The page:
Now what is a currant bun you may ask? It is bun that contains currants, sultanas or raisins. Chelsea buns (similar to pains
aux raisins) and hot cross buns (eaten at Easter) are the most well-known varieties of currant bun eaten in the UK. In case you were wondering, currants are tiny, dark, raisins made
from black grapes.
Us British do have a reputation for talking about the weather, especially rainy weather! Now why would that be I wonder! We have quite a few nursery rhymes about it too. Rain, Rain, Go
Away; Incy Wincy Spider and I hear Thunder to name a few. I am no exception, every year I introduce the weather to my English students and every time we
meet I point out of the window and chant "What's the weather like today?". More often than not the response is "it's rainy, it's rainy, that's the weather
Well, I spent the night in Nursery Rhyme Land and you'll never guess what I saw! A cow, jumping over the moon. What a strange and magical place this is. Let's continue with our adventure. Today's
Nursery Rhyme is Hey Diddle Diddle.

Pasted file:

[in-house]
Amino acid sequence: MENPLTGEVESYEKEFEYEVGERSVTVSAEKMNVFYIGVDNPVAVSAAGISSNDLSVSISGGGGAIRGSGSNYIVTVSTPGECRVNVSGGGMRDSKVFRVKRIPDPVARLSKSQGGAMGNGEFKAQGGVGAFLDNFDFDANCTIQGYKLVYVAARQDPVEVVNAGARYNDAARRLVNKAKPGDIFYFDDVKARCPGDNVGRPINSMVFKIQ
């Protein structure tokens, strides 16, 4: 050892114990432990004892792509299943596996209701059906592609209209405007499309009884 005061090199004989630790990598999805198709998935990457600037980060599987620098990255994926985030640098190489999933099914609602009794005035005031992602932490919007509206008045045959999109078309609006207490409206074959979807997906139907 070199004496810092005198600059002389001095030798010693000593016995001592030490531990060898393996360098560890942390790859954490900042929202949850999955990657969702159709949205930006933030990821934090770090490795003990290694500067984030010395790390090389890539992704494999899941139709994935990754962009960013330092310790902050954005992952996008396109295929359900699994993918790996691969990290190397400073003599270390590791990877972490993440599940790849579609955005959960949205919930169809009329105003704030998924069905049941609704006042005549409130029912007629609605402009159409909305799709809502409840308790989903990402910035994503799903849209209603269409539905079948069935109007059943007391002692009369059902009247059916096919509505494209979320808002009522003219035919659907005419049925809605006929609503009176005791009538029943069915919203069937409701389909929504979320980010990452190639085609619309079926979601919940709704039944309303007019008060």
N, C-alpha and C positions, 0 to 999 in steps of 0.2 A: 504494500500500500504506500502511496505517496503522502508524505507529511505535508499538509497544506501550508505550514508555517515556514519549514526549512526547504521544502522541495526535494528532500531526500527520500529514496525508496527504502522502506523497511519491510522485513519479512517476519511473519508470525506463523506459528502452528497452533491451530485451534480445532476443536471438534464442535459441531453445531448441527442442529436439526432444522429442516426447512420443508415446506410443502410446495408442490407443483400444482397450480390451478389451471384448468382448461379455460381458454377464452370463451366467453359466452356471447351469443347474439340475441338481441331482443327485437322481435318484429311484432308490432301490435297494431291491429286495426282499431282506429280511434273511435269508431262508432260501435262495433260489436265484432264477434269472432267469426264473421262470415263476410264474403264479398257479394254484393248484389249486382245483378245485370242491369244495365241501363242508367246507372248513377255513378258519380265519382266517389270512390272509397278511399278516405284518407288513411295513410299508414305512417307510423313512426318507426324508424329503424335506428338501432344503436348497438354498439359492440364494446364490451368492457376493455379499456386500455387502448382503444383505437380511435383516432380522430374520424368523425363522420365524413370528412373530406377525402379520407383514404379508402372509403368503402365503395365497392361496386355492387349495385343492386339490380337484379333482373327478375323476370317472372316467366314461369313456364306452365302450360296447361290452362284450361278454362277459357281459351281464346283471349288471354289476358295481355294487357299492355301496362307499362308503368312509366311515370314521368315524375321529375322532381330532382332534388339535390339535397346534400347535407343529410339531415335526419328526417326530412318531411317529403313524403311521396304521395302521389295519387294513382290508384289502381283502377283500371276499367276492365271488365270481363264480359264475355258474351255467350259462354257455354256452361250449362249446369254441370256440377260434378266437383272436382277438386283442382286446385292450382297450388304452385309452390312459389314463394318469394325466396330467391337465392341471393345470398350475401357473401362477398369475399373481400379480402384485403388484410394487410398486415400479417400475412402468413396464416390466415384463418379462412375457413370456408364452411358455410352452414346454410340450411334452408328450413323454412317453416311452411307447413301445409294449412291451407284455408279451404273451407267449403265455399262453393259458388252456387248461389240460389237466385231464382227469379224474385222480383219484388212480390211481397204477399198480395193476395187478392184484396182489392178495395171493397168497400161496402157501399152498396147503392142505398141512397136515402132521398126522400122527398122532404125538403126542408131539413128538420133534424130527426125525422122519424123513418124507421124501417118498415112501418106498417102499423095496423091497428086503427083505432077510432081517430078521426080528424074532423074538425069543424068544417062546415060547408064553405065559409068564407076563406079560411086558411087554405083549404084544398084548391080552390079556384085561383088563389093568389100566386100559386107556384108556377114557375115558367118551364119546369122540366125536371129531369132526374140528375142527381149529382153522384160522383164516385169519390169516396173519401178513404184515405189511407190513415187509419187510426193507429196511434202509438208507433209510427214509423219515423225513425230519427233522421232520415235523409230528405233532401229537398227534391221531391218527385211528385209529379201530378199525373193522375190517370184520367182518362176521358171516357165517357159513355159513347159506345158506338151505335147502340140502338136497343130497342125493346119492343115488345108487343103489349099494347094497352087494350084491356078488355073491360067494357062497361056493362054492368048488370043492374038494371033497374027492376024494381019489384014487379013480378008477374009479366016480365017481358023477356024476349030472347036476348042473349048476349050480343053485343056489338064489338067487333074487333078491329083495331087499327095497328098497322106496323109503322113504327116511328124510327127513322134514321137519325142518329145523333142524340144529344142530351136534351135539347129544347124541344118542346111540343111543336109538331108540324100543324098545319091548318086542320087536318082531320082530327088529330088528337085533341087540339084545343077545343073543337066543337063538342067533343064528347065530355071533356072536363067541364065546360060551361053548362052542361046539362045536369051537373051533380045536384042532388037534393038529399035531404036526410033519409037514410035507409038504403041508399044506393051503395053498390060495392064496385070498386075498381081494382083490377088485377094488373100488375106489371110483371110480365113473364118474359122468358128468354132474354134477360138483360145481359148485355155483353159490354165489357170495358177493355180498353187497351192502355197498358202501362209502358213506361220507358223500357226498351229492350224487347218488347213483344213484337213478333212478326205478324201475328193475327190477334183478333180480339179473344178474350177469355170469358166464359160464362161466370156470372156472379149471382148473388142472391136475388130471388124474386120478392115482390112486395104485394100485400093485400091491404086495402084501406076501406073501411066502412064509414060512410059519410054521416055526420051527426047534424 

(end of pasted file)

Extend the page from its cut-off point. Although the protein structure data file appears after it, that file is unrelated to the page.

This week I will be sharing some ideas around each of the five Nursery Rhymes, picked out by Music Bugs over in the UK. All these activities are for parents/caregivers and babies and toddlers (aged between 6 months and 3 years).
I have been teaching English for over 10 years now, and for the last four of those I have been teaching baby English classes (more about why later). There are not many resources for this age range so I thought here would be a
good place to start! The activities are based around the developmental needs of this age group.
If you are learning English along with your children don’t be afraid to sing along. Don’t worry if you are not a confident English speaker. Try to relax and have fun. Children imitate everything, if you are enjoying yourself, then they will too!
Let's begin our little adventure into Nursery Rhyme Land. Now, who is that Jolly old fellow over there? Why, it's Old King Cole ; ) This nursery rhyme was believed to have been written about King
Coilus. King Coilus was a jovial but inept English king who was set up as a puppet by the Romans.
World Nursery Rhyme Week is in its second year. We had such fun last year during our Baby English classes that I thought this year I would share some of our ideas on the blog.
The aim of Nursery Rhyme Week is to promote and celebrate the importance of nursery rhymes. They play such an important role in early childhood development by helping children to master key skills such as language and communication as well as social, physical and emotional skills. That includes children learning English as a foreign language too!
The Founders of World Nursery Week Music Bugs over in the UK pick 5 well-known rhymes and encourage us to "sing them, recite them, play them, watch them, colour them in and dance to them".
The 5 rhymes for World Nursery Rhyme Week 2014 are: